Peppermint oil is considered emmenagogic and is very stimulating. It is a middle note. It is not considered safe for topical application but can be used by inhalation to treat migraines, headaches, anxiety and morning sickness. To use it for that purpose, a single drop is placed on a cotton ball, either in combination with other oils or alone, and inhaled. The cotton ball can also be placed inside the pillow case over night. Care should be taken that the face will not come into contact with that area of the pillow.
- Pam Martin, MS, DONA CD, CM, CPMT, CBE
I suggest and used myself raspberry leaf tea as soon as I knew I was pregnant. High dosage requires more than a few cups of tea a day! In tincture I would be more careful.
Same for peppermint. I used it to relieve migraines, using it directly on the
head and under the tongue (few drops of real therapeutic essential oil).
- Marie-Helene Lessard, naturopath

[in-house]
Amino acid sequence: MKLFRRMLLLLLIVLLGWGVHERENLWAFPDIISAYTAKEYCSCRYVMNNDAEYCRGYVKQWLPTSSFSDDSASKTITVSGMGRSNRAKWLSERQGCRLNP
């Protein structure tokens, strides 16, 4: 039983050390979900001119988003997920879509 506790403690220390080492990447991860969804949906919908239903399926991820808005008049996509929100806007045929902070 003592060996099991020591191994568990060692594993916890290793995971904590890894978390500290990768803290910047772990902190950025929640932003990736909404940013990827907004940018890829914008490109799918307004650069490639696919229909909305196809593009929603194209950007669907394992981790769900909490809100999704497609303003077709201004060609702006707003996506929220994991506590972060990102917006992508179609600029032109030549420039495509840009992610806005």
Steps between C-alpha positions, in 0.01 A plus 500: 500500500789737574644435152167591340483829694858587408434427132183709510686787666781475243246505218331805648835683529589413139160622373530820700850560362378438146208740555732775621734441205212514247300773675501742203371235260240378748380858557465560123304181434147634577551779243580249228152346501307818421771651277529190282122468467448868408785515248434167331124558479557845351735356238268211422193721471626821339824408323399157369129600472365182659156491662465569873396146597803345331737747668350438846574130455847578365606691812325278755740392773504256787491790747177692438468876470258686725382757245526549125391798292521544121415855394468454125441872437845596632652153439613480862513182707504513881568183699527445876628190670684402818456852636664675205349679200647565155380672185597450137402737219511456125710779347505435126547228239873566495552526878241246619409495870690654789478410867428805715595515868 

In response to the question on raspberry leaves in pregnancy: Rodale's Encyclopedia of Natural Home Remedies by Mark Bricklan includes a section called the Raspberry Leaf Tea Story. This interesting account presented is told by a woman who originally got her information from her Scottish mother and then did research on her own, also quoting from Dr. W.H. Box's book, Dragged to Light. Raspberry leaf tea is said in her testimonial to prevent miscarriage when taken in a dose of one cup per day. Please see book for ratio of leaves to water--the dose for early pregnancy is quite different from the dose for late pregnancy or labor. Also noted is the decrease of after pains when taken quite strongly in late pregnancy. I have personally used the tea at the recommended strong dose in late pregnancy, and while it did not induce labor, it seemed to make labor much quicker and more comfortable. I also had less after pains than with my previous children. I encourage anyone interested to check out the book.